Loura Sanchez was invited to participate in the Community Next: 2020 and Beyond initiative being launched by the Community Associations Institute. Loura will serve on the Association Model Panel, which is one of four groups that will define and examine factors that are likely to influence associations, their residents, association boards and professional practitioners in the future. The groups will be focused on anticipating and analyzing trends that will influence not only how associations will function in the future but also how they will be perceived.  CAI plans to release a report to all members on the findings.

Melissa M. Garcia
2 responses to “Community Next: 2020 and Beyond
  1. My crystal ball reveals that many associations will be faced with major capital-improvement issues, but will be unable to afford them, due to 3 factors: rising costs of labor and materials, unwillingness (or inability) of homeowners to put aside the necessary funds, and lack of forethought and planning on the part of managers and boards. There will be an increasing number of seniors living in CICs, along with their inherent wants and needs. People will become even more contentious, making it harder to achieve unanimity on any issue, or even to live peacefully. More-and-more people will be inclined not to pay their assessments, for whatever reason. There will be an increasing number of foreigners in CICs, along with their lack of desire to assimilate into American society and to understand their role in the functioning of associations. Legislators and other governmental regulators will be meddling increasingly into the affairs of CICs, an area in which they know little or nothing, in a futile effort to appease complainers and businesses who think they should be able to do as they wish to profit from homeowners. Declarations of covenants will be overridden increasingly, to the point that all CICs will have to function in pretty much the same fashion, with the same covenants and rules. Eventually, the state will dictate what covenants should say, which ones are enforceable and which are not, all in the name of “good public policy.” This will lead to a common declaration of covenants for all CICs. Managers will be in short supply, as the state continues to regulate them to the nth degree, in the failed thinking that this will somehow make them “better and more professional,” while boards continue to remain out of control. The costs to provide management services to CICs will be increasingly burdensome. These are current trends that will only pick up steam as the next decade rolls around. It is going to be a very-rocky road for common-interest, covenant-controlled communities, so we’d all better get ready and fasten our seat belts!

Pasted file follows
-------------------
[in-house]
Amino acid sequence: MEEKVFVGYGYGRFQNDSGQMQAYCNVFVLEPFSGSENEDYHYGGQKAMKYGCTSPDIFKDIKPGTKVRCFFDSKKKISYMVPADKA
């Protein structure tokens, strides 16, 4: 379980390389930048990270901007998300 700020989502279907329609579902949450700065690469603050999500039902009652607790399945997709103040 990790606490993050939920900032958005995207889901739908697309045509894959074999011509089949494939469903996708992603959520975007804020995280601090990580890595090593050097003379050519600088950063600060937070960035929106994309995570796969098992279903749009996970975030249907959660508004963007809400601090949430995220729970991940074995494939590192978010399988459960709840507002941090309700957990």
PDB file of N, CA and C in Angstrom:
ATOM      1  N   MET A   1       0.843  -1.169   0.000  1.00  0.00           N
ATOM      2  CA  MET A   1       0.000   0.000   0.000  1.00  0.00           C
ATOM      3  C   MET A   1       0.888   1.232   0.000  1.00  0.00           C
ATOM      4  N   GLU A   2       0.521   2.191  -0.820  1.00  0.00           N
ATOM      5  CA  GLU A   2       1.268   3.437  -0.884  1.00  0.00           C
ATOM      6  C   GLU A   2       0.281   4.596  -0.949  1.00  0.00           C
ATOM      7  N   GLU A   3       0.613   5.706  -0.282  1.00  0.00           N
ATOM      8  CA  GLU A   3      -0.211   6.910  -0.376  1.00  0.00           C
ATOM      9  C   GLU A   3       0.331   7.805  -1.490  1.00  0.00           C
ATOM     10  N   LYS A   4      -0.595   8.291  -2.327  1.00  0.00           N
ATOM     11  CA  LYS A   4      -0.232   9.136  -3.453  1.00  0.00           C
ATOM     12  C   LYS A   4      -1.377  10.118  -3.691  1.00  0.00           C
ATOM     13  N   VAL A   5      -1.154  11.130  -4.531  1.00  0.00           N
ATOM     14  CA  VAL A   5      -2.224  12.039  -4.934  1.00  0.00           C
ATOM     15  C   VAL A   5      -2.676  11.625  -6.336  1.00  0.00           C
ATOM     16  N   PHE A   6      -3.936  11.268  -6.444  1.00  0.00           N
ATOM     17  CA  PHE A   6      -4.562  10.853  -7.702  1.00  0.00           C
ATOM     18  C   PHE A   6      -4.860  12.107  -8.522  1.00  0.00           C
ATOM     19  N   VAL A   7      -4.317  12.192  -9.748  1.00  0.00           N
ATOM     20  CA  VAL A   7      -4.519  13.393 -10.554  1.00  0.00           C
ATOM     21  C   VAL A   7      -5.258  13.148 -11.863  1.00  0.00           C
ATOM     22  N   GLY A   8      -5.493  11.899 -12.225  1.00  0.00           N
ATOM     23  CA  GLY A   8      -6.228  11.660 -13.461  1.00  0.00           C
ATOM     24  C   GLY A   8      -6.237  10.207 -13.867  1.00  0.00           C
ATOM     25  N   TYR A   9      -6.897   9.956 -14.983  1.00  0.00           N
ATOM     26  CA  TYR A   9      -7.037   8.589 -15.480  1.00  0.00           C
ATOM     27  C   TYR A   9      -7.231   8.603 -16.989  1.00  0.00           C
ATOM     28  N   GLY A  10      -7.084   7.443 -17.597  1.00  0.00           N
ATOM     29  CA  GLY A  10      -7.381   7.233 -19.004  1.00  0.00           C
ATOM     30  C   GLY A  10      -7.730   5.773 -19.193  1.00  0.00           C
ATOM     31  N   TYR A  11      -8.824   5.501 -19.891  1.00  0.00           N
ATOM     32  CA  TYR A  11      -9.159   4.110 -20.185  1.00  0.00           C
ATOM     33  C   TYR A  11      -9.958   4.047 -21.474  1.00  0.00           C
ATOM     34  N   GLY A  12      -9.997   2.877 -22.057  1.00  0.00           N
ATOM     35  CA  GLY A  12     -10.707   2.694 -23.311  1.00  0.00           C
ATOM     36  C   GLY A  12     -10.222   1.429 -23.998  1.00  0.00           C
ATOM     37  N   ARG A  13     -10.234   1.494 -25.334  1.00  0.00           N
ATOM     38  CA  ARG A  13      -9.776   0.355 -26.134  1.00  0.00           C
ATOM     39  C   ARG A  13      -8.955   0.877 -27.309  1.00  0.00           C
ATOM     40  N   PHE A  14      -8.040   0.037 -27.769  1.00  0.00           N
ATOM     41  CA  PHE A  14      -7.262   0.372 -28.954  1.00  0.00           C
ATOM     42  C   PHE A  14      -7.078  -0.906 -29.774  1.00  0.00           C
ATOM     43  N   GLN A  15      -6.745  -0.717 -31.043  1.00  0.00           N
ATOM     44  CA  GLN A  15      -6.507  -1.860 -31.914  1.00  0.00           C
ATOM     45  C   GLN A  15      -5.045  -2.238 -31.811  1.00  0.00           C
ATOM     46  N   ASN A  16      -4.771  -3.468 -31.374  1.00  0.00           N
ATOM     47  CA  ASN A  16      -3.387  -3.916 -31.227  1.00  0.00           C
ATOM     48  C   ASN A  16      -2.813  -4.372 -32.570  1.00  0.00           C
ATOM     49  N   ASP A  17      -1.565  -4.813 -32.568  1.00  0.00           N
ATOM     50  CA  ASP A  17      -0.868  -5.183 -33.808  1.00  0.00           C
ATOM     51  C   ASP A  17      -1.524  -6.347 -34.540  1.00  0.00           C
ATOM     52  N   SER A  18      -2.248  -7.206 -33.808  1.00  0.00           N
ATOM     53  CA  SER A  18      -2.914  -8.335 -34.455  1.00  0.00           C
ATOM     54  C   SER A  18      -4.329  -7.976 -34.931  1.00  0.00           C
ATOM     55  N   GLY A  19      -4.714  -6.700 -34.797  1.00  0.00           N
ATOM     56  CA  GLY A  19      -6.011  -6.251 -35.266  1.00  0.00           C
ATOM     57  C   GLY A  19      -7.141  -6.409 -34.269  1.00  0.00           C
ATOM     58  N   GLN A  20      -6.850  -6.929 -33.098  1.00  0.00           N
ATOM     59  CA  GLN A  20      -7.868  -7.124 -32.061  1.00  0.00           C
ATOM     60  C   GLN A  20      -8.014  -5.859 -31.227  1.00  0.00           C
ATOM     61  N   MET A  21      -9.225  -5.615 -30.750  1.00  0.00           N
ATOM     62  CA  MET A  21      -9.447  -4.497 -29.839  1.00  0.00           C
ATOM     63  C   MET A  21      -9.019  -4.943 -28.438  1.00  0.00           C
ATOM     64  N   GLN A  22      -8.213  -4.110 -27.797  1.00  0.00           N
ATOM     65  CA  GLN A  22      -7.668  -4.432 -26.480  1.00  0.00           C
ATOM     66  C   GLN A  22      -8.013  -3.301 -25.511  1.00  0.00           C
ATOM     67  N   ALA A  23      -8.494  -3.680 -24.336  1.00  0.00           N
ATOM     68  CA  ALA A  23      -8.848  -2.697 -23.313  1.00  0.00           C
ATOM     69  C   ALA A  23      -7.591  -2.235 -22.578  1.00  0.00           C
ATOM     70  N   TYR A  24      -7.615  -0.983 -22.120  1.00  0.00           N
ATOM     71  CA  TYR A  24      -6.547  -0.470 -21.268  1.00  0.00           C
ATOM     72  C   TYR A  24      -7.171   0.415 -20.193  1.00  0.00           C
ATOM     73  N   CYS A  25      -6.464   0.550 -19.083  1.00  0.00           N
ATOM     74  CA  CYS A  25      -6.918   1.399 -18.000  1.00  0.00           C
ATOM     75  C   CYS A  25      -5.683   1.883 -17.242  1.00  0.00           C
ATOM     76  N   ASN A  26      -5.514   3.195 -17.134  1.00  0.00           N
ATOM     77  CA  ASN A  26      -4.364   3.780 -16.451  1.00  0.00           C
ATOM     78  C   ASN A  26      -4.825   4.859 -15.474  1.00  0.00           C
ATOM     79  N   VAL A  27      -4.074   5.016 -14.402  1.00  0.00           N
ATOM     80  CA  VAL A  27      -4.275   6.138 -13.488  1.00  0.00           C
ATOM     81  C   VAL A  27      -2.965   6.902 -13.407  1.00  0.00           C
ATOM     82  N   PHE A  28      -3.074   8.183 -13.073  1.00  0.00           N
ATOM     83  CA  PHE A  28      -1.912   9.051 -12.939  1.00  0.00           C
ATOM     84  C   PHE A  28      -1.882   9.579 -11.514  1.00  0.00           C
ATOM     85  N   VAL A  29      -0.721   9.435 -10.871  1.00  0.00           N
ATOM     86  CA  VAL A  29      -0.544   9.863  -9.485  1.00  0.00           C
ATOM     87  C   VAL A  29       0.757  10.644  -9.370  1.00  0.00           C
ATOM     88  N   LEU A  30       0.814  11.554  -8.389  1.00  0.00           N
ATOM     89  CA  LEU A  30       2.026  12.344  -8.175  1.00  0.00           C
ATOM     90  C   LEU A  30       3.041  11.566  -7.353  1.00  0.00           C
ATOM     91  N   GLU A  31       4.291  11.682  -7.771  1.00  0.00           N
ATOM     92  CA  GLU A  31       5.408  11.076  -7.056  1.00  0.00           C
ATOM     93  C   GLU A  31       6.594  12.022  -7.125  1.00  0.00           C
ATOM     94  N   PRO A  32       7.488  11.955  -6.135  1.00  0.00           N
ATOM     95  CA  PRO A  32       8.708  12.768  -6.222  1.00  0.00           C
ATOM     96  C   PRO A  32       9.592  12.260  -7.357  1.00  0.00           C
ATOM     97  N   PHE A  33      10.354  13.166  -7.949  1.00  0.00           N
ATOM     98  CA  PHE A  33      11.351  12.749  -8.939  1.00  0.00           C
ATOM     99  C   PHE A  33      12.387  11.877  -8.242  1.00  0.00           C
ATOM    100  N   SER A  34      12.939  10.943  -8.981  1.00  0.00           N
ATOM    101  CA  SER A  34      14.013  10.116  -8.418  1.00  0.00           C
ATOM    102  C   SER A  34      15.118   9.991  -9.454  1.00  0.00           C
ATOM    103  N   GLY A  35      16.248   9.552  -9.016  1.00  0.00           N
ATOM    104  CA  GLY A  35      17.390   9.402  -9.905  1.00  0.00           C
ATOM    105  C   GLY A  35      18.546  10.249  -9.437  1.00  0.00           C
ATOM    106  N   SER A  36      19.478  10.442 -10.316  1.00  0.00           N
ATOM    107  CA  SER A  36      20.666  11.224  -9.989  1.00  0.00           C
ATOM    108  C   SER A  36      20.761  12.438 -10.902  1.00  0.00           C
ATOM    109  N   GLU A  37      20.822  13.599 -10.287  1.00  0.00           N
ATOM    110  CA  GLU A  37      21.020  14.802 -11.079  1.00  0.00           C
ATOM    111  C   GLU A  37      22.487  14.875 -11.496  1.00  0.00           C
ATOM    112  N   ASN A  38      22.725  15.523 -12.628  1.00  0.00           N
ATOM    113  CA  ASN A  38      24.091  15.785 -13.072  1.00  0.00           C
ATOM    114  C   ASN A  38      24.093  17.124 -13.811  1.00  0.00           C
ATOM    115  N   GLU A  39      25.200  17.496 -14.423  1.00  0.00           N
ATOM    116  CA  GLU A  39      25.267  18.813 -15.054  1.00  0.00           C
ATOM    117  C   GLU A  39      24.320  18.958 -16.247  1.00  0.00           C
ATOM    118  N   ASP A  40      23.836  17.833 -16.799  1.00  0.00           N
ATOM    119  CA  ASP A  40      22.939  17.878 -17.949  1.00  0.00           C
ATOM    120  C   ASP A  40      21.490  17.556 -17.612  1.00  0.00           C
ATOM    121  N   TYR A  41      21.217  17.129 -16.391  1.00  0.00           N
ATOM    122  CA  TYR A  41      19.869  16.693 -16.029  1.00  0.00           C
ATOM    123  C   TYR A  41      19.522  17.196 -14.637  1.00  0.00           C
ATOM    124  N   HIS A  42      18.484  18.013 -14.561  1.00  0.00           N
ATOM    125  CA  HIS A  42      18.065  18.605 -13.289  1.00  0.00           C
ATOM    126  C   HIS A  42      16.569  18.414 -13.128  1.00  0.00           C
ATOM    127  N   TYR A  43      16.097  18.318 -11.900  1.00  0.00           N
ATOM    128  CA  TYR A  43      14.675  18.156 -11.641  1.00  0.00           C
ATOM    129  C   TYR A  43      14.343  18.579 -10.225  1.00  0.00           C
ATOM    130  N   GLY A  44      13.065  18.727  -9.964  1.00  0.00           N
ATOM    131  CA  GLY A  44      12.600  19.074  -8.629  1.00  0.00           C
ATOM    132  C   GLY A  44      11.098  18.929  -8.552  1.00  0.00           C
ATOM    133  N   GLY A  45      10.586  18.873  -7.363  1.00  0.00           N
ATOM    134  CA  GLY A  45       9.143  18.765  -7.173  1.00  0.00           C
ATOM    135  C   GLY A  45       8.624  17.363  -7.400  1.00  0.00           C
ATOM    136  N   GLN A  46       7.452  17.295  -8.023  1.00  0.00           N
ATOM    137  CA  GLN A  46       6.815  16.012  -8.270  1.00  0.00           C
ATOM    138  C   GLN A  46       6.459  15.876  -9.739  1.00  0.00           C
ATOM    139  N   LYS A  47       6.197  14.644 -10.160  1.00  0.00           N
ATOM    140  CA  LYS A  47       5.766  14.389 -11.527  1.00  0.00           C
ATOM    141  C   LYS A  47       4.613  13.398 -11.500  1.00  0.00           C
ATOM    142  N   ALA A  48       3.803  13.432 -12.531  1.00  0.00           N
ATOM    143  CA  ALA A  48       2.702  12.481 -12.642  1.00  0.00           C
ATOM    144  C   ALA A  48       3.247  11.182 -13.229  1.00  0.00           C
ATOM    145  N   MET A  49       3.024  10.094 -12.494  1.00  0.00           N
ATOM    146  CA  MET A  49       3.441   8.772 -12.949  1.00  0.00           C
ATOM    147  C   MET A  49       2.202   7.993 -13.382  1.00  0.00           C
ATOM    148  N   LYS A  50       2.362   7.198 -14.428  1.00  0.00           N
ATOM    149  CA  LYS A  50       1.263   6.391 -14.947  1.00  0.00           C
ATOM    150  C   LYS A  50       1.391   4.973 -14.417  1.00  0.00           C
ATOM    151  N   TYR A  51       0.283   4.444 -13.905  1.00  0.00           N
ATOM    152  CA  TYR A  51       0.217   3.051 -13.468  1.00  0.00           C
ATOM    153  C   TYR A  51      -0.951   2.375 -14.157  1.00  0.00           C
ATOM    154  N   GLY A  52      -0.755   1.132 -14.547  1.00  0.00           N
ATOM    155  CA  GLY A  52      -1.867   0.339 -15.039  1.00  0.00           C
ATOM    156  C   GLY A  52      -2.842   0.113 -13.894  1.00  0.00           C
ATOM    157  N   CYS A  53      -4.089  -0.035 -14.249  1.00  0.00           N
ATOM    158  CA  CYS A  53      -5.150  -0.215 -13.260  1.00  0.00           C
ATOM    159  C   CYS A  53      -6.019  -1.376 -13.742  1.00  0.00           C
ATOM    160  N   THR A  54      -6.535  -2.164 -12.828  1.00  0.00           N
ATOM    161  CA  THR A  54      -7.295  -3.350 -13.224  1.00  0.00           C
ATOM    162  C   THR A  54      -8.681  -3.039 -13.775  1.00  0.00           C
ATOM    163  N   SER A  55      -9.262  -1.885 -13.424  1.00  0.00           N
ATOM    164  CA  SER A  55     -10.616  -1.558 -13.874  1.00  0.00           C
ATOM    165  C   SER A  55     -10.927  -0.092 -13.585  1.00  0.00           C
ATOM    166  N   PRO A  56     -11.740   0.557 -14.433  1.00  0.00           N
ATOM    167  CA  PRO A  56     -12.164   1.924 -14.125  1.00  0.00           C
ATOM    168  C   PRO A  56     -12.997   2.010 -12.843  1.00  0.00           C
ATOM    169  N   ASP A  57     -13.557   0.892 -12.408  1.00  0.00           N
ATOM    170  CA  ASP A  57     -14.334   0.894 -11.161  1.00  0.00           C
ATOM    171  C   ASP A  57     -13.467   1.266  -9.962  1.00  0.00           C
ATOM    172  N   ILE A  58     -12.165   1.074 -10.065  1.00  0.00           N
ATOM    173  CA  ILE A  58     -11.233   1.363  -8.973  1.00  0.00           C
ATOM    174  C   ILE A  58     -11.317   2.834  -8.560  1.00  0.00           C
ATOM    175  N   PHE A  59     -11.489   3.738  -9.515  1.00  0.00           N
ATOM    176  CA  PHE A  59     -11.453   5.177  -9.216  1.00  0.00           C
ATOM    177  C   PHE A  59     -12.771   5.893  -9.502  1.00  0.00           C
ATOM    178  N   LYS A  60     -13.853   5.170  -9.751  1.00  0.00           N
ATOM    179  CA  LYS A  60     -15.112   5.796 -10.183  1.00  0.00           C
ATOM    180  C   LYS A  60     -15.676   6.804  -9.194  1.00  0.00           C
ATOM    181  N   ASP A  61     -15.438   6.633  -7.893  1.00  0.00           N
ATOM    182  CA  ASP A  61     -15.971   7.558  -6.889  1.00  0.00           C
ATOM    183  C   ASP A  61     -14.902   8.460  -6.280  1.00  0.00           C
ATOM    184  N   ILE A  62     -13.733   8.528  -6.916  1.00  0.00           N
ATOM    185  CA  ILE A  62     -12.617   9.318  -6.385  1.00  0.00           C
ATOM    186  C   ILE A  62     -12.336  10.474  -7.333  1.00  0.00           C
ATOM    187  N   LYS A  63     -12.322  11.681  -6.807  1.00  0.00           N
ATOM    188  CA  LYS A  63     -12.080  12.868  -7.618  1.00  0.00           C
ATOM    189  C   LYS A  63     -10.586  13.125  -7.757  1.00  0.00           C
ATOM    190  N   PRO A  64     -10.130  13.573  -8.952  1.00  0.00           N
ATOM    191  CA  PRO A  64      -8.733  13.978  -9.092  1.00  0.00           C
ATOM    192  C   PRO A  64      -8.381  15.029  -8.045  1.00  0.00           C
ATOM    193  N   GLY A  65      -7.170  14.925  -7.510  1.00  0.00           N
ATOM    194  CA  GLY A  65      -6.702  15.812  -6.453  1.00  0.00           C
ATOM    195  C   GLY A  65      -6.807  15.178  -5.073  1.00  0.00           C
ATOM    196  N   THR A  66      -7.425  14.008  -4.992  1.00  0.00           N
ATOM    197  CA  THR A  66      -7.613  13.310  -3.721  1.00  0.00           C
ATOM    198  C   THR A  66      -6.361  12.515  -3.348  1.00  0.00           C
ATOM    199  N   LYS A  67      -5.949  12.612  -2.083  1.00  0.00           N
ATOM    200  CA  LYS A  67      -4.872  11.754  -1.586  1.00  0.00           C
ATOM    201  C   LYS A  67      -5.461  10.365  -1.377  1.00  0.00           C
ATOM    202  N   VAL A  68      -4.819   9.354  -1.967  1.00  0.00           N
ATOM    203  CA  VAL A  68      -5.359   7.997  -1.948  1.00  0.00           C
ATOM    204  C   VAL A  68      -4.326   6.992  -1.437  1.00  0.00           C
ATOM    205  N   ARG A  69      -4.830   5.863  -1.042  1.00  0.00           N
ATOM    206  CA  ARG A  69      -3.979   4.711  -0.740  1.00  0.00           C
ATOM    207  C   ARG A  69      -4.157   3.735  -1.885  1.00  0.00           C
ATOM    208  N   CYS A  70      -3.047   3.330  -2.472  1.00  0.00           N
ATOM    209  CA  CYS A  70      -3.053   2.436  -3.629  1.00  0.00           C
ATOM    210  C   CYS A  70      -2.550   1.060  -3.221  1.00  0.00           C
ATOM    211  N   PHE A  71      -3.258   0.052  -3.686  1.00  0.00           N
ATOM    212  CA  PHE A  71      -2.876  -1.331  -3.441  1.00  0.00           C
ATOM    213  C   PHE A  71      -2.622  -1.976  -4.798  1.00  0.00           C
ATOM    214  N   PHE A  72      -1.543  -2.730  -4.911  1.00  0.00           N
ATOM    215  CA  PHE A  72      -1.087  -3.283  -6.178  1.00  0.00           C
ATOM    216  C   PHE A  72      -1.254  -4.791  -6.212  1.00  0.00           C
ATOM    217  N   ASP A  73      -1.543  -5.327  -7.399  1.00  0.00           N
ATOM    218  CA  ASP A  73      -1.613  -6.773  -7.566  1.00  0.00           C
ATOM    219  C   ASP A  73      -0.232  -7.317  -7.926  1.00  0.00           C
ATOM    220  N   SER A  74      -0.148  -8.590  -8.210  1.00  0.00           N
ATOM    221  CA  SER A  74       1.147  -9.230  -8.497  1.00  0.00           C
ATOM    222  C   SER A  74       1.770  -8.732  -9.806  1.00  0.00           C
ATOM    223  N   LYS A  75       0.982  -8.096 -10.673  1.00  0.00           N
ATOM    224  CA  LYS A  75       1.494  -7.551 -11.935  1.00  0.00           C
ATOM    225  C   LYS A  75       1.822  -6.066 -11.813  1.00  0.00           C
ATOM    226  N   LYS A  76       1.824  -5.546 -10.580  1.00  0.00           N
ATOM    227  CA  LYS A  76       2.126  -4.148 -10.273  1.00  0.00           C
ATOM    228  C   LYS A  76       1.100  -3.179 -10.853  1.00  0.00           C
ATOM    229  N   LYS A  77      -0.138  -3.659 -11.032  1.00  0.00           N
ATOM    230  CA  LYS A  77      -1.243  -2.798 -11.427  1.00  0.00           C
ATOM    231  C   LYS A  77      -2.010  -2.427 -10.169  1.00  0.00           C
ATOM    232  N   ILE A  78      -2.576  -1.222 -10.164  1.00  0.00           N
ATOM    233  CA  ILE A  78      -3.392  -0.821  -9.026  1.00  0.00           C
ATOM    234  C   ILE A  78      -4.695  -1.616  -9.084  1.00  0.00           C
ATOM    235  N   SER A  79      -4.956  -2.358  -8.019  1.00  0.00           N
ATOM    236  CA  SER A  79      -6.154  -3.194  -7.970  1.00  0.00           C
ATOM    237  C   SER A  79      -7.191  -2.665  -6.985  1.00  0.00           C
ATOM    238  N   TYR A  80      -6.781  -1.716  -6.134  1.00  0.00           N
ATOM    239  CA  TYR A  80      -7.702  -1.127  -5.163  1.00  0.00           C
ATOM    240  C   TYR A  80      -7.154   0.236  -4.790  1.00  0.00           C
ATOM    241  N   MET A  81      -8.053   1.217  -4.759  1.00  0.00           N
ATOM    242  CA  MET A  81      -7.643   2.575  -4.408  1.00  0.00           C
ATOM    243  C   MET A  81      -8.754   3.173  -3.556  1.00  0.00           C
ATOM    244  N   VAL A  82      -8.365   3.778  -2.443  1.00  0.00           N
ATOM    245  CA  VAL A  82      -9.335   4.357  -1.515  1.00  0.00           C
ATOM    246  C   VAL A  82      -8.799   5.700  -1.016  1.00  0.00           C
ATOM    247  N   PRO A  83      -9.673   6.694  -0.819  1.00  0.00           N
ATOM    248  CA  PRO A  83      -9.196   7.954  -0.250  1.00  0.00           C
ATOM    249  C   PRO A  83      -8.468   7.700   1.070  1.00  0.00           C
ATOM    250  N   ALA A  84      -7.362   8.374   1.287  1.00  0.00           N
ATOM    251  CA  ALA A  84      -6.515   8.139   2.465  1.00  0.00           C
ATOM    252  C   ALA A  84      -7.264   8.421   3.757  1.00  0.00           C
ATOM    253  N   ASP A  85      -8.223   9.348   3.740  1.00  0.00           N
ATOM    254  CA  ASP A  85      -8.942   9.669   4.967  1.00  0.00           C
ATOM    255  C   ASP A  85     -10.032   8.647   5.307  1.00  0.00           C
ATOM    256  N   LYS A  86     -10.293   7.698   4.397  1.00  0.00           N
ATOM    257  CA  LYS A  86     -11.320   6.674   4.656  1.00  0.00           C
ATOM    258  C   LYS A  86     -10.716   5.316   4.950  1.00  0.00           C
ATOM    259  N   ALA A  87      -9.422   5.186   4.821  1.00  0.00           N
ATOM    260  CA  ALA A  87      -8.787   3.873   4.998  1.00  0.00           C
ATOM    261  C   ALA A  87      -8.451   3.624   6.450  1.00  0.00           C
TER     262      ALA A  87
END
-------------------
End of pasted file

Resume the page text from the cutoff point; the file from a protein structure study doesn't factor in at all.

2. I also see these trends happening now in my own business. I see them accerating sooner rather later.
Comments are closed.
Social Media Auto Publish Powered By : XYZScripts.com